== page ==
Your first mentor meeting should accomplish three simple goals for both mentor and mentee:
Whether you’re the mentor or the mentee, exactly how you accomplish these goals in your meeting is up to you. But for your first mentor meeting, it’ll help to have some best practices to lean on.
So in this post, I’ll review, from both perspectives, what you’ll need to do to get the most out of your first mentor meeting.
Let’s get to it.
If you’ve read our blog before, you probably know how vital meeting prep is. With your first mentor meeting, this is as true as ever, especially for the mentee.
It’s good etiquette for mentees to make things easy on the mentor. For example, as the mentee, it’s on you to make sure the mentor has—at least—your resume and a professional summary. It’s also on you to give structure to the meeting and the relationship.
Of course, that doesn’t mean everything’s on the mentee. Instead, mentors and mentees should work together to ensure meetings are productive. But the general expectation is for mentees to take the lead in doing the legwork of scheduling meetings, outlining agendas, etc.
Regardless of who’s taking the lead, though, your first mentor meeting agenda should flow roughly like this:
Assuming things go well, you can conclude your meeting by scheduling the next one.
Of course, this list is just a rough structure for your meeting. And you’ll need to fill it out based on your situation. So in the next few sections, we’ll go into more detail on building rapport, mentoring topics, and setting expectations.
Mentee-mentor relationships work best when there are openness and transparency. But it’s hard to be open and transparent before you’ve built trust.
People tend to trust the people they like and know. So dedicate most of the time in your first meeting to getting to know each other. Even if that means delaying pressing work or career issues you want to talk about, it’ll benefit you in the long run.
One of the easiest ways to build rapport is for the mentor and mentee to swap professional stories.
Most people enjoy telling their professional stories, especially to an attentive audience. Plus, mentors and mentees both benefit.
Mentees gain valuable insights from a different, more experienced perspective. And mentors get to know their mentees so they can figure out how to best tailor their advice.
Depending on time constraints, you might not get into specific mentoring topics in your first meeting. But you—as the mentor or the mentee—should be prepared with at least one general topic area you’d like to discuss.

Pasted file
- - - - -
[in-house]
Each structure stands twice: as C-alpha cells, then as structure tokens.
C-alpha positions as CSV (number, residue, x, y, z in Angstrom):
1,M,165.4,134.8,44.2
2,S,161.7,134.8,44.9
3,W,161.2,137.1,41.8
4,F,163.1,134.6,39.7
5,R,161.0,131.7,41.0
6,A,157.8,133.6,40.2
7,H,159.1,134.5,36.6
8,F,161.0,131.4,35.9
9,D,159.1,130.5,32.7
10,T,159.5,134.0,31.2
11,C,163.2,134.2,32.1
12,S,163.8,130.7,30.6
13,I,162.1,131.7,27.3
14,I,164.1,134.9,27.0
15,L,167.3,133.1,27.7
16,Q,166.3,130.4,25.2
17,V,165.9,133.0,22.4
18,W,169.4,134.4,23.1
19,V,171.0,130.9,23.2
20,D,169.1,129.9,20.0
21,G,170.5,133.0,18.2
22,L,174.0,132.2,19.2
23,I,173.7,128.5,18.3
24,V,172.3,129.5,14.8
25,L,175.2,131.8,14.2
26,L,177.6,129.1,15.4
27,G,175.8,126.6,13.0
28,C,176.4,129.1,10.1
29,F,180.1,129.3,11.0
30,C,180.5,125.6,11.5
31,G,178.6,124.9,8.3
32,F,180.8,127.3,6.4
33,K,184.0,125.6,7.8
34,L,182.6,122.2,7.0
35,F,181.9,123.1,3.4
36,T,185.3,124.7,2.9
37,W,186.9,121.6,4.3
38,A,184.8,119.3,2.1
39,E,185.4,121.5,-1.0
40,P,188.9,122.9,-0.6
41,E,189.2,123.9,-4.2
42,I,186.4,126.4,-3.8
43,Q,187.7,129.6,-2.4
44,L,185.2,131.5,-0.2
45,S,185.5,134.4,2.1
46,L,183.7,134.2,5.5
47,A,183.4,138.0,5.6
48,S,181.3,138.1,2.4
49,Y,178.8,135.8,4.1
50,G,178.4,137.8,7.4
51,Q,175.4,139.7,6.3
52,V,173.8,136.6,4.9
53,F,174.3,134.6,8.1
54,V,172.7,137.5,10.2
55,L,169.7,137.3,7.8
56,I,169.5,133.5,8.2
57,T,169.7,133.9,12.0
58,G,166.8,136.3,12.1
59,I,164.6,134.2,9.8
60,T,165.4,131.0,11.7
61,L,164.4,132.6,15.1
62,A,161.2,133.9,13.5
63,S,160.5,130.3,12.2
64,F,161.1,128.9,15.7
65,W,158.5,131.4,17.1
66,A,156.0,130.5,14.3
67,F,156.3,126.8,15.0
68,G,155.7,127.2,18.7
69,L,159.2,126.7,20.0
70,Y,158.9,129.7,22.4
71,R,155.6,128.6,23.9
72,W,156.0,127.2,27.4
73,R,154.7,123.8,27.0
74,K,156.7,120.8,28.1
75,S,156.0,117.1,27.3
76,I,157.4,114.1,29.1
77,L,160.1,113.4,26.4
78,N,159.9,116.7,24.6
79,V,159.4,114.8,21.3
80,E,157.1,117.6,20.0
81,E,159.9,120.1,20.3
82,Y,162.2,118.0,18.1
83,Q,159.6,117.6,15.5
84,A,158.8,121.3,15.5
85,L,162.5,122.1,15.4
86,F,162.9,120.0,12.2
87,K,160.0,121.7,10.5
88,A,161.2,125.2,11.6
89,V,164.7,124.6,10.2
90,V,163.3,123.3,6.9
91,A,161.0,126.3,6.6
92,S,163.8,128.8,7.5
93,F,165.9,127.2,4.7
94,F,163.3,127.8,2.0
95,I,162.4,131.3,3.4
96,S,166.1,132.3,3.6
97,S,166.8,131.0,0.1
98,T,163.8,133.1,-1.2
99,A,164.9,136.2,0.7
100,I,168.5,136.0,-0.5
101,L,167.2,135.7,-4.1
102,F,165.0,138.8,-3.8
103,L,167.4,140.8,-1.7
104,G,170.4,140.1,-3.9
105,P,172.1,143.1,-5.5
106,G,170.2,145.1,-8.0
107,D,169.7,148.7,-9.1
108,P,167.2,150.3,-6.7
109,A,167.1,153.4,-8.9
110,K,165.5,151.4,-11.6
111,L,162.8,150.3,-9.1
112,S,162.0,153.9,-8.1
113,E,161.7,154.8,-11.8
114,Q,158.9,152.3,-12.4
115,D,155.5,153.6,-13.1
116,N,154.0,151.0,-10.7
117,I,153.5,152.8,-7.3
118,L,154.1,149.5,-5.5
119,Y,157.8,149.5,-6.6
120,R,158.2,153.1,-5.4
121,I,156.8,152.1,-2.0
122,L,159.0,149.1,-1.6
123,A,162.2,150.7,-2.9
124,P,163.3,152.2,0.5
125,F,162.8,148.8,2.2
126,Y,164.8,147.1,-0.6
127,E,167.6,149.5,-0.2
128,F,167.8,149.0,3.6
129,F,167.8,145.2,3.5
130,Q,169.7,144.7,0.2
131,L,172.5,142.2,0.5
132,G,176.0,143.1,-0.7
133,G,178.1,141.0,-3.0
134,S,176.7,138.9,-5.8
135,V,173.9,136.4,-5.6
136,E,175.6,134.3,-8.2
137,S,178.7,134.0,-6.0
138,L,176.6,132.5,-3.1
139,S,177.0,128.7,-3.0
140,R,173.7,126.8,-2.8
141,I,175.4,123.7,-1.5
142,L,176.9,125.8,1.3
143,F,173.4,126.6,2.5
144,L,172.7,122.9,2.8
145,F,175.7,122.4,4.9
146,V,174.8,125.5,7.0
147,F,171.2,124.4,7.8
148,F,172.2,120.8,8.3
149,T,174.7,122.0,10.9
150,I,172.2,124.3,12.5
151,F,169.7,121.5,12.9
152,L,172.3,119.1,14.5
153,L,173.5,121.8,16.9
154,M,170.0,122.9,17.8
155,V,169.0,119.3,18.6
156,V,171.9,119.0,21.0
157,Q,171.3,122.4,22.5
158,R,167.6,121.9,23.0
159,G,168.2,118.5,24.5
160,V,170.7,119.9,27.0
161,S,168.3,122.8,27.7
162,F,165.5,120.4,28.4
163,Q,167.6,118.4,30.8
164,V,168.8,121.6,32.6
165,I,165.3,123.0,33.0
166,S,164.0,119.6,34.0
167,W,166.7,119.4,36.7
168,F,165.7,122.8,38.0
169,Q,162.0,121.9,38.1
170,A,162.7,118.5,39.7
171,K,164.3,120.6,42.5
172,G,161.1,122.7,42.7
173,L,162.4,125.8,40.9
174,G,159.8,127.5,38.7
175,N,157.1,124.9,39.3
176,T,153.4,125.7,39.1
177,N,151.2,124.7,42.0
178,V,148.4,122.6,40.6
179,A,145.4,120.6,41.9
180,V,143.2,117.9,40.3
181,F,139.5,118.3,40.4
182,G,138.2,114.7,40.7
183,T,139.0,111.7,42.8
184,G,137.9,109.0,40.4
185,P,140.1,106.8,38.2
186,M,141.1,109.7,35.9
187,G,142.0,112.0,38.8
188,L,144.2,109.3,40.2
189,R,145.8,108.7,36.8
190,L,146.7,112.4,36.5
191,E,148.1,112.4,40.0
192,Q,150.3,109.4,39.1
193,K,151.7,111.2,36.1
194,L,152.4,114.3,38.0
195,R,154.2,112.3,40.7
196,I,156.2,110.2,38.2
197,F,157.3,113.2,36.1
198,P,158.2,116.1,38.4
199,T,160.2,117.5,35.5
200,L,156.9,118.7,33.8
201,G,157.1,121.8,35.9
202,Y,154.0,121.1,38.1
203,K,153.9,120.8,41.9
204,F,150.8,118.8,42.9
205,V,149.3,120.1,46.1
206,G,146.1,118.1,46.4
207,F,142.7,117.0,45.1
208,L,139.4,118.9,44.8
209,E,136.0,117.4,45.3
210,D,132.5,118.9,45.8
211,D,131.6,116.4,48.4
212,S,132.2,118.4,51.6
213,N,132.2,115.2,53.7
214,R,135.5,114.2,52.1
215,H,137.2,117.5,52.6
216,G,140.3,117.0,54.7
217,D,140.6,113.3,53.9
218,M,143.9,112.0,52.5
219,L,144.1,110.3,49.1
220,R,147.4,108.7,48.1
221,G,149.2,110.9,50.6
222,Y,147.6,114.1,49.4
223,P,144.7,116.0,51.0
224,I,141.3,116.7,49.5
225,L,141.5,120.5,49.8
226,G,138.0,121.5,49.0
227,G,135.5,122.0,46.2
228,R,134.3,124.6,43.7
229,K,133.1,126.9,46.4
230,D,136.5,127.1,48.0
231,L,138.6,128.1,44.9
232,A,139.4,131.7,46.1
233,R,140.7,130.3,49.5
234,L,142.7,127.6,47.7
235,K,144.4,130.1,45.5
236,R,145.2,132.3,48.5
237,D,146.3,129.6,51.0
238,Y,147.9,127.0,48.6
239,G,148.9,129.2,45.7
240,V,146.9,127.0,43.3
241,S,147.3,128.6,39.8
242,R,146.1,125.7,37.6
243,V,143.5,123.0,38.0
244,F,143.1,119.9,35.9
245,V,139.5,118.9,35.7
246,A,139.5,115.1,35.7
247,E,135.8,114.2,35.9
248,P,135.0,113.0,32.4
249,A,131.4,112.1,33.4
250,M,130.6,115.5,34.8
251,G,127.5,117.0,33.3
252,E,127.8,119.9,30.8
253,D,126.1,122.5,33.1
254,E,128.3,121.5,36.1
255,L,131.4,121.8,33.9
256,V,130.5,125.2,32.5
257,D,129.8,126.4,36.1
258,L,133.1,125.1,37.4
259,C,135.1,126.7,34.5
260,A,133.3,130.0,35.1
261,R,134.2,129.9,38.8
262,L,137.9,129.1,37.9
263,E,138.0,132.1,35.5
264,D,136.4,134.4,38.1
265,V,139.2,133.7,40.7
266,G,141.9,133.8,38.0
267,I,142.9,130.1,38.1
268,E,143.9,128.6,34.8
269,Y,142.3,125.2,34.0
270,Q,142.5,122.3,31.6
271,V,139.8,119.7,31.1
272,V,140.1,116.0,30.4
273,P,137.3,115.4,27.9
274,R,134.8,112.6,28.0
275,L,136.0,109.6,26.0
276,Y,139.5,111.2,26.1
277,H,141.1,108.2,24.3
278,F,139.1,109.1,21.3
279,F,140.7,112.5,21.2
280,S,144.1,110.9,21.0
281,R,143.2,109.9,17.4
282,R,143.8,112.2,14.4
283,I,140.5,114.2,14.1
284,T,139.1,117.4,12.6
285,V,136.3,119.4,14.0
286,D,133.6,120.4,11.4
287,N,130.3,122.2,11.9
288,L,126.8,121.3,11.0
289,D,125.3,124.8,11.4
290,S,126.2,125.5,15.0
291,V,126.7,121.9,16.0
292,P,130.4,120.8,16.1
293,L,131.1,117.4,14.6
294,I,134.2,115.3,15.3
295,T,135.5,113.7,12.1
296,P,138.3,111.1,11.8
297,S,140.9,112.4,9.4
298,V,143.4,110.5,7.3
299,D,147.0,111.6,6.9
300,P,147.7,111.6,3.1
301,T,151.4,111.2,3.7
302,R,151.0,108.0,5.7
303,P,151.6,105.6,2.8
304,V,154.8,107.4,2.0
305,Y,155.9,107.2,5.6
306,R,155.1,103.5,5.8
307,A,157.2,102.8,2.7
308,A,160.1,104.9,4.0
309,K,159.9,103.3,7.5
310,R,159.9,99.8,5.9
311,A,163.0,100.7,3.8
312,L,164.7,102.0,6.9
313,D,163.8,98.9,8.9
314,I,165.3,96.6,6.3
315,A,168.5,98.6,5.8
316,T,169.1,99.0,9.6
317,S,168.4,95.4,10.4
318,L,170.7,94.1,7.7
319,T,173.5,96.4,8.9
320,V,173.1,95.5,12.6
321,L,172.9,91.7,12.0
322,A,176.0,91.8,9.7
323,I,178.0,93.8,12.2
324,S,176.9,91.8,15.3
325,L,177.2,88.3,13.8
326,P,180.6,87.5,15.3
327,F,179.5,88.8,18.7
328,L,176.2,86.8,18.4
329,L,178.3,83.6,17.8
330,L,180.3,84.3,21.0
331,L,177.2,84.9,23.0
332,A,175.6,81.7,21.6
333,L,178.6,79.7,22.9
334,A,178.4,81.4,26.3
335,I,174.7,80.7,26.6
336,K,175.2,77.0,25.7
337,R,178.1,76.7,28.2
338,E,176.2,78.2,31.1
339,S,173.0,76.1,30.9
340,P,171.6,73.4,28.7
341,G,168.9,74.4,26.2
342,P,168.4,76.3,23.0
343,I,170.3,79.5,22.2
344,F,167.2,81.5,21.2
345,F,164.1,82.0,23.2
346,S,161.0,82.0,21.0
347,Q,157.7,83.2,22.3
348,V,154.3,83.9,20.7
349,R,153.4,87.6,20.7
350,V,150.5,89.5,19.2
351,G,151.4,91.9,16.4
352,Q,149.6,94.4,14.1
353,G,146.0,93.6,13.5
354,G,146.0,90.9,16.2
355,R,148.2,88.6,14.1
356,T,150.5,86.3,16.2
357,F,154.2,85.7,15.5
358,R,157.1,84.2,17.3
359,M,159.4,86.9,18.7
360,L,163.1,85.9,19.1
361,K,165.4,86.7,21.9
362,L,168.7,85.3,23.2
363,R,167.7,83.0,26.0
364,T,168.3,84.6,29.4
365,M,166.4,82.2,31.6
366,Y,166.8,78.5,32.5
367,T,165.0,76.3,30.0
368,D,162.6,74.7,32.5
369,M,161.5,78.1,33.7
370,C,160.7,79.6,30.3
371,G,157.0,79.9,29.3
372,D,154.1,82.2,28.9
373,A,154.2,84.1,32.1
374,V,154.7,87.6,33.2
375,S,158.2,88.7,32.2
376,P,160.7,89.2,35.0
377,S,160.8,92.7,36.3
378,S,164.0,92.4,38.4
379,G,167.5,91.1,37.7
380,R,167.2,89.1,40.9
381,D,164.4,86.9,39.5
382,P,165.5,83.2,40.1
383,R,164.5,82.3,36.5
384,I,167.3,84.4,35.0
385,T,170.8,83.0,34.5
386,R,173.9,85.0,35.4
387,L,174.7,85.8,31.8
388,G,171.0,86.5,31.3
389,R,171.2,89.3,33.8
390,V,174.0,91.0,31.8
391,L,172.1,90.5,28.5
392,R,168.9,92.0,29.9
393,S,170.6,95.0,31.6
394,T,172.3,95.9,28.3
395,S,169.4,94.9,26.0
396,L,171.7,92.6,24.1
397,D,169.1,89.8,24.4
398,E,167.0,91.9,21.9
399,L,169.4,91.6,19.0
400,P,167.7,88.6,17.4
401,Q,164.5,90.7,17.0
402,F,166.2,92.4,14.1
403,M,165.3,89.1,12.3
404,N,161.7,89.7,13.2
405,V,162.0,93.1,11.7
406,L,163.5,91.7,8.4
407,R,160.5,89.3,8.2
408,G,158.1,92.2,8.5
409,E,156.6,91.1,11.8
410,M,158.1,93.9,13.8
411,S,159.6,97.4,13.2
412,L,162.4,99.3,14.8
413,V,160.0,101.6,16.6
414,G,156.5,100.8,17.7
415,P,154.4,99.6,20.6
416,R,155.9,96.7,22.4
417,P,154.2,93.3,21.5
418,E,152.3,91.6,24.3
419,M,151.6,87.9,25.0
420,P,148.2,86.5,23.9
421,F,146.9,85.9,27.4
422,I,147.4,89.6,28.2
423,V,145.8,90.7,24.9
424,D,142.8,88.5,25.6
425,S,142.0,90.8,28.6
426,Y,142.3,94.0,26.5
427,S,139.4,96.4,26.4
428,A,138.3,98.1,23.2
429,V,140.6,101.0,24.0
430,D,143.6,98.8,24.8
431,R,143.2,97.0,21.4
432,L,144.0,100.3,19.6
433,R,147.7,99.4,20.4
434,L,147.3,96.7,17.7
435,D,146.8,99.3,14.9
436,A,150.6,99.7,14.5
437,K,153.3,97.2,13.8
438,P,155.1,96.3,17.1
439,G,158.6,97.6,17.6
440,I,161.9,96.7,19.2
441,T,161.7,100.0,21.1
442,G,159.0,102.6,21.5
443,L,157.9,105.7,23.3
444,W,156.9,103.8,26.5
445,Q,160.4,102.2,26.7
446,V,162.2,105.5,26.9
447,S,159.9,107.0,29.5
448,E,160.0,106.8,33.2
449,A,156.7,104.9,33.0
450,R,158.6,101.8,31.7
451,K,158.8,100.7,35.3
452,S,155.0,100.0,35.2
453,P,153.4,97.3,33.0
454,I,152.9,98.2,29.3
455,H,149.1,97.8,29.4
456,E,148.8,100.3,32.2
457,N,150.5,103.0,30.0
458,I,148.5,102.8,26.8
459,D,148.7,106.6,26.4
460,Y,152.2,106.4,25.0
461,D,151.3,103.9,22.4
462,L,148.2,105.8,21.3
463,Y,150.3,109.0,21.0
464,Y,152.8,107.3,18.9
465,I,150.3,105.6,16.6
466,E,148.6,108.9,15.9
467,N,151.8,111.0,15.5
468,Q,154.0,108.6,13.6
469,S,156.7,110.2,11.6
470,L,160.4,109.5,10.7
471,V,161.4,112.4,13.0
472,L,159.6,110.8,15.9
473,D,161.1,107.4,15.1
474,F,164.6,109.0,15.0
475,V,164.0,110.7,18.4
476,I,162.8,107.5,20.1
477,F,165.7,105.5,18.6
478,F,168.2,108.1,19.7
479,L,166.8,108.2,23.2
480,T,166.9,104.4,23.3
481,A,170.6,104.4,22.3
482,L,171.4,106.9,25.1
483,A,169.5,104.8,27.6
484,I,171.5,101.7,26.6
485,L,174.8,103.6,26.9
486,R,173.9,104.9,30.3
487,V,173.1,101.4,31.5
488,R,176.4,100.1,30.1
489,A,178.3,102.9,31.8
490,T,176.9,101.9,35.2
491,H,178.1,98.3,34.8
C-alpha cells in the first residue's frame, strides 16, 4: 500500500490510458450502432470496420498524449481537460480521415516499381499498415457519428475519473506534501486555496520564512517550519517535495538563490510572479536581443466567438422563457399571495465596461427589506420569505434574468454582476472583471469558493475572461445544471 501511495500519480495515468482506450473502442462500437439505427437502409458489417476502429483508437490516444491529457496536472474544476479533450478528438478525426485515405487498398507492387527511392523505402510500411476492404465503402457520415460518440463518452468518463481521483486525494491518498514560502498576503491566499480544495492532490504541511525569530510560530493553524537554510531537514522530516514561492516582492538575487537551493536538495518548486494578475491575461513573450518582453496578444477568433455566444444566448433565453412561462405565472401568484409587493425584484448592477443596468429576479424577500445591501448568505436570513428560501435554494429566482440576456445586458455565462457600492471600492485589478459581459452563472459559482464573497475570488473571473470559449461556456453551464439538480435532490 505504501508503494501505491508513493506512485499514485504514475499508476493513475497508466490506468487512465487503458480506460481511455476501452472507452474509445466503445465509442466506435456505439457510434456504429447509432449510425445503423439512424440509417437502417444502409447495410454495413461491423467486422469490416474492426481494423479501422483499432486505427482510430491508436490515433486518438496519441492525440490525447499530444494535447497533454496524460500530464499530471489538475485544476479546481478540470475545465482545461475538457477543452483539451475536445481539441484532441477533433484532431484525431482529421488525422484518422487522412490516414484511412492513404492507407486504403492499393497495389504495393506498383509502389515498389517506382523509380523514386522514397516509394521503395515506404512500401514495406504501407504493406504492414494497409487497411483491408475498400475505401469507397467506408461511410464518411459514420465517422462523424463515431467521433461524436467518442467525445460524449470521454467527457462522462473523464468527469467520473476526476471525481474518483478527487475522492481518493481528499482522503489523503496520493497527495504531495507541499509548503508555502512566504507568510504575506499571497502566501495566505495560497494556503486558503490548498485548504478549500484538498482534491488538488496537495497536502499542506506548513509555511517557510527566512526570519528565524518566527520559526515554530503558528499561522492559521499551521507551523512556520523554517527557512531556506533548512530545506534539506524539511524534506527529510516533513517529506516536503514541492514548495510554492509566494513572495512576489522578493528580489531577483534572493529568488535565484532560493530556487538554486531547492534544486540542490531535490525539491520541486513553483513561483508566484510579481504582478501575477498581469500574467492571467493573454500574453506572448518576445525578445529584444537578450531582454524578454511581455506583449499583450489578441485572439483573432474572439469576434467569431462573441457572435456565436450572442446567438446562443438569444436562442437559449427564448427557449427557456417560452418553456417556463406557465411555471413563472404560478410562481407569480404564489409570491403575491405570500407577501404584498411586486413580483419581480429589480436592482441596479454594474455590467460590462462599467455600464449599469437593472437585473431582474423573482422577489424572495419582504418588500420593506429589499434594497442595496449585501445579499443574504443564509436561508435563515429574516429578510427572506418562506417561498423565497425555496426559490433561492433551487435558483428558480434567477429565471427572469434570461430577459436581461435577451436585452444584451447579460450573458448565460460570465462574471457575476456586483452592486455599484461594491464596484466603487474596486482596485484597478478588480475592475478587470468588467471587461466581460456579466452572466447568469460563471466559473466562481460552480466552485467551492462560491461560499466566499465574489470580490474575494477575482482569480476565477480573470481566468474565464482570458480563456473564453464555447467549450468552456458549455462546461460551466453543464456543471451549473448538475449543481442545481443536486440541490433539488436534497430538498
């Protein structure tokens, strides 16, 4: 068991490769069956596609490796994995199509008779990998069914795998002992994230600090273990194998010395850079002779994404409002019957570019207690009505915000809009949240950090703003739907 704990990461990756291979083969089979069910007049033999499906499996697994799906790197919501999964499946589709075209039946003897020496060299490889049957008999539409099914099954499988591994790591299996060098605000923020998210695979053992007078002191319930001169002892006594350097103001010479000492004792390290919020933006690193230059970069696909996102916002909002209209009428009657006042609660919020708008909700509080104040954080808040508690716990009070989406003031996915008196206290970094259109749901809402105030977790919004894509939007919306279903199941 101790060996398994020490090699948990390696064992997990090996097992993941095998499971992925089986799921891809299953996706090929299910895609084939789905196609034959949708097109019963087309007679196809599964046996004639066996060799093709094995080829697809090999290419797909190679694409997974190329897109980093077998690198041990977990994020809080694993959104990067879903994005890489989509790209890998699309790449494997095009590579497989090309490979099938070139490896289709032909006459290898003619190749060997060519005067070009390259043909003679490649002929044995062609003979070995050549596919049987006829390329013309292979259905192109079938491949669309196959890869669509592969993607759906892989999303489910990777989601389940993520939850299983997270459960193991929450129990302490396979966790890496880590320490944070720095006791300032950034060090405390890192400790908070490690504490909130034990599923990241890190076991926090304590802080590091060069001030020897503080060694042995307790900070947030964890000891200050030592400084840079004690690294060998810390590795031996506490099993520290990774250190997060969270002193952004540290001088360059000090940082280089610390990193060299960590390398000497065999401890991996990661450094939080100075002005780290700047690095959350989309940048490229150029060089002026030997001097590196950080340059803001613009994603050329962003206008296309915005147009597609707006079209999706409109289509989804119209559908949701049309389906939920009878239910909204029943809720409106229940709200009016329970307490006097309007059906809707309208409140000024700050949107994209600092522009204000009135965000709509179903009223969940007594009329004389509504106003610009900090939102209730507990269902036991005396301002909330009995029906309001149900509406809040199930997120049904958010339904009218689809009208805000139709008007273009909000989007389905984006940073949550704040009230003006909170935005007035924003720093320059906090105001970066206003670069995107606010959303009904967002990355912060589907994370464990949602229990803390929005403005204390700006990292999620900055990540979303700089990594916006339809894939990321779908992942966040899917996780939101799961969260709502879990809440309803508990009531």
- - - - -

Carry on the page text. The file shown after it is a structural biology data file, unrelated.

For mentees, the choice of mentoring topic flows directly from their goals. For example, maybe you need help figuring out how to develop your skills to make the next career step. If that’s the case, you’d want to cover skill-related topics.
For mentors, it may be easier to choose topics once they’ve gotten to know their mentee. But that doesn’t mean mentors can’t come to the first meeting with some ideas.
As a mentor, think about what you’ve experienced and seen. Merely giving your perspective on the industry or a specific job role can be invaluable for a less experienced mentee.
For more ideas, look through the next two sections, which provide several mentoring topics and sample questions for both mentor and mentee to consider for discussion:
In the Harvard Business Review, Mark Horoszowski recommends that mentees create a structured accountability process. This, he explains, could be a simple one-page mentorship agreement that lays out meeting frequency, length, and relationship duration.
Horoszowski suggests this step once you’ve had at least one meeting. But your first meeting can set the stage for your meeting agreement, helping to ensure it’s well-received.
So, as a mentee, start setting expectations by making a clear ask that shows your mentor you’re looking for more than a single meeting.
Horoszowski suggests something like: “I’ve really enjoyed this conversation. Would it be okay if I followed up with you again in one month after I make some progress towards my goals?”
You can deliver this message in person, assuming it goes well. Or, you can follow up via email.
The good news on meeting day is that all that’s left to do is relax, get to know your mentor or mentee, and discuss each other’s expectations.
With a structured approach to building rapport, setting expectations, and discussing mentoring topics most relevant to you, you’re ready for your first mentor meeting.
Once the meeting is finished, mentees should thank their mentor and follow up on next steps.
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